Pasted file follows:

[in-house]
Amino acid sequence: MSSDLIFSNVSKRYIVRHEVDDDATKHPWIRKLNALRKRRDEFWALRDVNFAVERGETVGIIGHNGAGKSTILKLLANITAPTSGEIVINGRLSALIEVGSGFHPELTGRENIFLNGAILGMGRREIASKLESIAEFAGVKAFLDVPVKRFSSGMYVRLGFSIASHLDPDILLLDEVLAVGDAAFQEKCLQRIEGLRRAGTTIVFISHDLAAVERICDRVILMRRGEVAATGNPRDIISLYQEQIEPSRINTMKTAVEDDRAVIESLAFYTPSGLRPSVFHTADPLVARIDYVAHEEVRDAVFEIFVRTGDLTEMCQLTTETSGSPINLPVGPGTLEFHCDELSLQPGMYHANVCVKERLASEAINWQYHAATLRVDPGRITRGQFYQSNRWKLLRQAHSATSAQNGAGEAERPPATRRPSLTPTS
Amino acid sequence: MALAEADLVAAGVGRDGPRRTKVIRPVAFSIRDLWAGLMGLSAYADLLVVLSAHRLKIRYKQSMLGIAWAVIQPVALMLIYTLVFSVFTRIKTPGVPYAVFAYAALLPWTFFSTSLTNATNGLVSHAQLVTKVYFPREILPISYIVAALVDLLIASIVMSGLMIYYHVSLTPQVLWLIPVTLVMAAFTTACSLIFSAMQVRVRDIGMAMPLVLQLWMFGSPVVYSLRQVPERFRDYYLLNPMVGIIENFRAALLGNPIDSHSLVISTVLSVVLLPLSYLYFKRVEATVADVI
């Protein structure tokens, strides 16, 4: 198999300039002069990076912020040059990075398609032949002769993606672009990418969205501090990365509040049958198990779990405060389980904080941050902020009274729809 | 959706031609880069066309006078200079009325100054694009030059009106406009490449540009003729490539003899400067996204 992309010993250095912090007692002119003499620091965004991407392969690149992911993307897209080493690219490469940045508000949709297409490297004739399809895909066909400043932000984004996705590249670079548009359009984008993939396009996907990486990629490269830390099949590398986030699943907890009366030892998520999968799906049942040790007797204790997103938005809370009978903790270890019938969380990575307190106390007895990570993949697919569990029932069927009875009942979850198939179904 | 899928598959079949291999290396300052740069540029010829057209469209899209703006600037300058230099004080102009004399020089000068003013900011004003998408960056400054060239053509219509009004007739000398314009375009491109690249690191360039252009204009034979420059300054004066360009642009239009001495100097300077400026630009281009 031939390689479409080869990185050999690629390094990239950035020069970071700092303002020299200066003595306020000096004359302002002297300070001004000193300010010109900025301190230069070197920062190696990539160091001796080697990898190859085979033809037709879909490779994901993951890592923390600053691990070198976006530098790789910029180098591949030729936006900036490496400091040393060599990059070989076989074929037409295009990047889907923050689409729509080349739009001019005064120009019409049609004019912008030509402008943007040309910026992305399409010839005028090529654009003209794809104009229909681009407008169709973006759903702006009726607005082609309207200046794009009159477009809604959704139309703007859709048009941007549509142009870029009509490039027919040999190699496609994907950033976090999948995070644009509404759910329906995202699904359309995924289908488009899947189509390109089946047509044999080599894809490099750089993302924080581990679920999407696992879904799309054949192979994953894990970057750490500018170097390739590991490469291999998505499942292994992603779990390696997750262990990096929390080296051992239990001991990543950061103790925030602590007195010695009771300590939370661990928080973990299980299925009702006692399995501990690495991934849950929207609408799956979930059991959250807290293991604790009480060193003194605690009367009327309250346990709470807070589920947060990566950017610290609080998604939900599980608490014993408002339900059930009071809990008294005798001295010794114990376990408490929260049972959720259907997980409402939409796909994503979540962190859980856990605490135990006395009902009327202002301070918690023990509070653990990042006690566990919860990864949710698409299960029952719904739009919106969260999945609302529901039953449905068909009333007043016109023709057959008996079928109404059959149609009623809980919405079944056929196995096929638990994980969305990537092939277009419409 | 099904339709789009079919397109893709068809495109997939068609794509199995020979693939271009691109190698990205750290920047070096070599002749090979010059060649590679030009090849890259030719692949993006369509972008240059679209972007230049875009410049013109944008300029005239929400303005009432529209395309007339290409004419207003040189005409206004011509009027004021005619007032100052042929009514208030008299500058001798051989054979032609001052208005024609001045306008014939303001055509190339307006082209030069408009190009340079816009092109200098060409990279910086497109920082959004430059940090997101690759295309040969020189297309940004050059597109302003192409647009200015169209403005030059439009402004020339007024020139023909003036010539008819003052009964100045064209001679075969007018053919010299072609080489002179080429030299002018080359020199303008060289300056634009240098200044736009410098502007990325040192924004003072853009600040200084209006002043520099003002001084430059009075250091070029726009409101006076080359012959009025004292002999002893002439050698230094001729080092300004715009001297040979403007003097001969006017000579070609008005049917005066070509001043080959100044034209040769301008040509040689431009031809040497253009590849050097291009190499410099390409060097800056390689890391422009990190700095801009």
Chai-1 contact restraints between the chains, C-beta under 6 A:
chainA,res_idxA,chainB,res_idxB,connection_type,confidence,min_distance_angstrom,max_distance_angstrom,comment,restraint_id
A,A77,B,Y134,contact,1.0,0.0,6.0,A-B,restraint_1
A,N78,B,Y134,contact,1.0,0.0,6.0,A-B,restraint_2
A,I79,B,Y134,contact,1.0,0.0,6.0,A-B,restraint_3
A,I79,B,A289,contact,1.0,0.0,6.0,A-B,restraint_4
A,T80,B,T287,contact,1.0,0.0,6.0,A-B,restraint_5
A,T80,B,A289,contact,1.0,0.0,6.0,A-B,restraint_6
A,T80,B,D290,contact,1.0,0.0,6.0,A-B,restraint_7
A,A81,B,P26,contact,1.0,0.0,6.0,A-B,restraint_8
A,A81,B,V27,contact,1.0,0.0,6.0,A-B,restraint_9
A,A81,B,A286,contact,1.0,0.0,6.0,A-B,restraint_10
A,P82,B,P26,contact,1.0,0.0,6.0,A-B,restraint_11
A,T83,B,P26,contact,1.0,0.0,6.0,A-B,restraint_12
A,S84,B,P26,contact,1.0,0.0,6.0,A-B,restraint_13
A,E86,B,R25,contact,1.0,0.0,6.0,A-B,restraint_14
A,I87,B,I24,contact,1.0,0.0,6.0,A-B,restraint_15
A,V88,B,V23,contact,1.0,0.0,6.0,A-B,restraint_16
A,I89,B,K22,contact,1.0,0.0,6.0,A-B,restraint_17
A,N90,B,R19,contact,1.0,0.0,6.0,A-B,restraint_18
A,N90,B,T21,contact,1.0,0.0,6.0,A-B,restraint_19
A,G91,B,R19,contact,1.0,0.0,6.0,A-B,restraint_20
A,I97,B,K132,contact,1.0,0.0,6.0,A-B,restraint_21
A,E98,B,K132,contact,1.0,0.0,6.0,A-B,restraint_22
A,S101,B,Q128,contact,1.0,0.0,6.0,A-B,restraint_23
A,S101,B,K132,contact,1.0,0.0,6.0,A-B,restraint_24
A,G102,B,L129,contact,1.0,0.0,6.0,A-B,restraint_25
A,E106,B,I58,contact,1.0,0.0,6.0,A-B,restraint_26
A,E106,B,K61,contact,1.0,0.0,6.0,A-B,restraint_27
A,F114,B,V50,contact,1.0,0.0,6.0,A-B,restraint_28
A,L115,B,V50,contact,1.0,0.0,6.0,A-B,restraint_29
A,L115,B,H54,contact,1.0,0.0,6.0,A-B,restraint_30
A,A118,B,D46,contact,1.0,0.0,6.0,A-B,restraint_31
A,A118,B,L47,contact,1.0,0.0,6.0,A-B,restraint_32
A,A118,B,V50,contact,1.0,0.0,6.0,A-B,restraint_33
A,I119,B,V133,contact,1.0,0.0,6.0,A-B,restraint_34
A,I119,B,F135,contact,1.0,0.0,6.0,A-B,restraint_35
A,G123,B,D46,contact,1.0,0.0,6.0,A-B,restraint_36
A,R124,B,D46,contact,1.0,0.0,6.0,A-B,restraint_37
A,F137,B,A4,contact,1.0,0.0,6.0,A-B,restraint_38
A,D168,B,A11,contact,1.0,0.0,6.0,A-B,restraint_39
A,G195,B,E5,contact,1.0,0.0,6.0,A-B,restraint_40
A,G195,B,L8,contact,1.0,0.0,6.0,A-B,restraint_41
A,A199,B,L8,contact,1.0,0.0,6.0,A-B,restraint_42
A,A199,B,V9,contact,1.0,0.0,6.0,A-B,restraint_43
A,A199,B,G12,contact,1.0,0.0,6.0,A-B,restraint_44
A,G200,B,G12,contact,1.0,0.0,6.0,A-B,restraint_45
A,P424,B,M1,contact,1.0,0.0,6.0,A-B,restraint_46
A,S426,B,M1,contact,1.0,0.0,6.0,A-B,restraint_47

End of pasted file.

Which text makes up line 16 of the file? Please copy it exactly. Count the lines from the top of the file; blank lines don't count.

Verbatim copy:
A,A81,B,A286,contact,1.0,0.0,6.0,A-B,restraint_10